Joe showed me his neat kennels and his complement of Labradors, and I met Mr and Mrs Fettle, the elderly couple who looked after the daily management. Joe seemed to have plenty of time to spare. ‘But,’ he said with a sideways glance, ‘you can fully train a Labrador while a spaniel’s still scratching itself.’ He was waiting for me to point out that the Labrador, being a retriever and therefore expected to do no more than wait beside his master until there was quarry to be fetched, had little to learn beyond what a puppy did naturally, while a spaniel had to hunt without chasing, distinguish wounded game from that which was sitting tight and resist the constant temptation to chase. There was even a vestige of truth in what he said. Because of their eagerness and sheer joie de vivre, spaniels can be hard work.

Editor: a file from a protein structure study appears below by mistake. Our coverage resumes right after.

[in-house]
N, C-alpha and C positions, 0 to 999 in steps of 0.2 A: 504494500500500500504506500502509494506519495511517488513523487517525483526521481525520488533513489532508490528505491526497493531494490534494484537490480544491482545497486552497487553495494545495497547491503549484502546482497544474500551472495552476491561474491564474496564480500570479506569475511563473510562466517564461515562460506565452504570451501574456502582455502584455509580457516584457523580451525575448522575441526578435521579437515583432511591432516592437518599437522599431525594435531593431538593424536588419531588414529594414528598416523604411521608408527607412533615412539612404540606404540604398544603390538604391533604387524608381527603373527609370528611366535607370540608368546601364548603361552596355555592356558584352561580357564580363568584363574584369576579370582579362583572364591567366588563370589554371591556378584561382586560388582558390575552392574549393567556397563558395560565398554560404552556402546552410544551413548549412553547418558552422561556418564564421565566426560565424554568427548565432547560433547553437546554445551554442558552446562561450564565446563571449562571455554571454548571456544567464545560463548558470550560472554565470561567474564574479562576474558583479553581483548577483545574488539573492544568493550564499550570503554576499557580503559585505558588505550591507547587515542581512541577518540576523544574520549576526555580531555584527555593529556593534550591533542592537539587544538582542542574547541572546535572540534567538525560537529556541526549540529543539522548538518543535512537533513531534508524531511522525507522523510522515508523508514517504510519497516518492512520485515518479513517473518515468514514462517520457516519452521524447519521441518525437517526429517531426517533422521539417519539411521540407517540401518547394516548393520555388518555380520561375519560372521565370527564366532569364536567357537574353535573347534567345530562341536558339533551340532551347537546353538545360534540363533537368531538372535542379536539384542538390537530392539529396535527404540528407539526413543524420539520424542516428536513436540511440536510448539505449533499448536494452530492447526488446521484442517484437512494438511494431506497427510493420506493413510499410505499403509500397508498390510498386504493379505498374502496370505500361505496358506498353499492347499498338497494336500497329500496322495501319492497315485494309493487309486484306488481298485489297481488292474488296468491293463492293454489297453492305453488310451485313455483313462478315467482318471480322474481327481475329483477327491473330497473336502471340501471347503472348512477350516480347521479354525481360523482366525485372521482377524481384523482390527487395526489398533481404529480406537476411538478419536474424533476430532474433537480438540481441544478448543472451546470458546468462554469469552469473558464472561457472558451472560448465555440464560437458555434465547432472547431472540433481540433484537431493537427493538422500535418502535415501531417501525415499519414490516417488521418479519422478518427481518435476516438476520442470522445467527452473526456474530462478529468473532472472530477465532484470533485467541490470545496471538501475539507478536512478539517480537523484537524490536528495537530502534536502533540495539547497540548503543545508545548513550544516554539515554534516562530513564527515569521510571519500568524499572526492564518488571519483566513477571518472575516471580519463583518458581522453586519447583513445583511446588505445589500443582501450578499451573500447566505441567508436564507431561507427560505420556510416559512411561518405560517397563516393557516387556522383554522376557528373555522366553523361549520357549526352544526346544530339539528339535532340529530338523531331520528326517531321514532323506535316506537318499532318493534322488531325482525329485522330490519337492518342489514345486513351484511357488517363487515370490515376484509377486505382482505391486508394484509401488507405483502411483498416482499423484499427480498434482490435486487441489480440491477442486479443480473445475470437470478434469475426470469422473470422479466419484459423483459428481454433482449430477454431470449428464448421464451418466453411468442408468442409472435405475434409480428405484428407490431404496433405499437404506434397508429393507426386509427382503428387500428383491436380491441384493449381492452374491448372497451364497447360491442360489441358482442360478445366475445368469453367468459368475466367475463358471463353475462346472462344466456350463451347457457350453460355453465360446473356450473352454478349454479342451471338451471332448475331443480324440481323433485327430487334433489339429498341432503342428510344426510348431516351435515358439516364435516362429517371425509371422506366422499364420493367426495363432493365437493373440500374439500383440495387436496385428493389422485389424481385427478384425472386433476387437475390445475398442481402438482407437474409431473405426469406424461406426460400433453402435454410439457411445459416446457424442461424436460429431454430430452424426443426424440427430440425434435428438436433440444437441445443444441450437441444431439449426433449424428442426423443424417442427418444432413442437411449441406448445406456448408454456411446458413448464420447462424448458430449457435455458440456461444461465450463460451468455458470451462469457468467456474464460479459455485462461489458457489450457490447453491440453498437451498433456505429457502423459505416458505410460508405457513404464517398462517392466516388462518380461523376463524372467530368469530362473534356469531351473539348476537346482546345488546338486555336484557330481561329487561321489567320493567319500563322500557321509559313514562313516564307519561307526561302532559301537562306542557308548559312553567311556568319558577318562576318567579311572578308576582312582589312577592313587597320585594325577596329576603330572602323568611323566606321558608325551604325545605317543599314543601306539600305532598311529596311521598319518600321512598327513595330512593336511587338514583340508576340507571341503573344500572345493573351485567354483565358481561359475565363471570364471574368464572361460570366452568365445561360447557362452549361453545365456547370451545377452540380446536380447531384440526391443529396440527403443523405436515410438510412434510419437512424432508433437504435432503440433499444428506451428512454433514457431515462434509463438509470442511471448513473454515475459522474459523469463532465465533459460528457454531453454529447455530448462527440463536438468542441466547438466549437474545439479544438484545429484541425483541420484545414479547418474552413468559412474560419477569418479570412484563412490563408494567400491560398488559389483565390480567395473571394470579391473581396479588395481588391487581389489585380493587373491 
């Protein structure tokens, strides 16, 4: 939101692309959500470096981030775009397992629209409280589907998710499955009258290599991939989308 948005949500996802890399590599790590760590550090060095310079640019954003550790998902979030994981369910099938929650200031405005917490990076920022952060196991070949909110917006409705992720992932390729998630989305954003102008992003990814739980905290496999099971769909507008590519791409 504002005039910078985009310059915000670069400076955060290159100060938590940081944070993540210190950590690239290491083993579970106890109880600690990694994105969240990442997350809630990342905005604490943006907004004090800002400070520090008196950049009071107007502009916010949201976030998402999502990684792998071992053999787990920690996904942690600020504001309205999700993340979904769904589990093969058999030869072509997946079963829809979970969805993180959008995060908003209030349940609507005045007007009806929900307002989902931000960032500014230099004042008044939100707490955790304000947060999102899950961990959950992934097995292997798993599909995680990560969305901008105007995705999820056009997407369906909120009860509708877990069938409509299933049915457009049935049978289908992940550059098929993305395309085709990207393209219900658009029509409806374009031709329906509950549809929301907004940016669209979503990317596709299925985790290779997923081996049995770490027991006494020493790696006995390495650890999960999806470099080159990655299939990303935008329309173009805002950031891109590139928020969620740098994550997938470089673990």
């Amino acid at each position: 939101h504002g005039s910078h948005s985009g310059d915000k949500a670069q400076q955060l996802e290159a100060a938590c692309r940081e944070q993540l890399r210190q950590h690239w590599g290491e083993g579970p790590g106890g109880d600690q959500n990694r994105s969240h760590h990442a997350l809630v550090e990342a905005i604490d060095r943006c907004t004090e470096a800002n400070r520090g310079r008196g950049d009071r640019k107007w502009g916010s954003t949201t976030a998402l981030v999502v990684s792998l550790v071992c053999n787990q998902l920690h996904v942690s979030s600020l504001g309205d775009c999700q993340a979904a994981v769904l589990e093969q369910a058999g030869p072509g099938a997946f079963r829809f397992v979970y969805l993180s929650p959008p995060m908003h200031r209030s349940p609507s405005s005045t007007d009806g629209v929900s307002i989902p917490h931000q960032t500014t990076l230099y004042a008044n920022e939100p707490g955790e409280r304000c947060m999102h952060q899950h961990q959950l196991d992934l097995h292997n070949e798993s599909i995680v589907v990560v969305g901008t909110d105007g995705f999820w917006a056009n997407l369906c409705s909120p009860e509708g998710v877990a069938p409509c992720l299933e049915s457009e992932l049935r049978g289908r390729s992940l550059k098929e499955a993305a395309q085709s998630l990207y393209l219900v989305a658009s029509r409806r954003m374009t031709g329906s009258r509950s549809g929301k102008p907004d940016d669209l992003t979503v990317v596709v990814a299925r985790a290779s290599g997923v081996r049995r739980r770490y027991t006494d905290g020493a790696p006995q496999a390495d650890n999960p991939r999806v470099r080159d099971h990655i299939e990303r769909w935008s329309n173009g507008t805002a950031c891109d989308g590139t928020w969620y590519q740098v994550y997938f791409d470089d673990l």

Gerald Hammond (Dog in the Dark (Three Oaks, #1))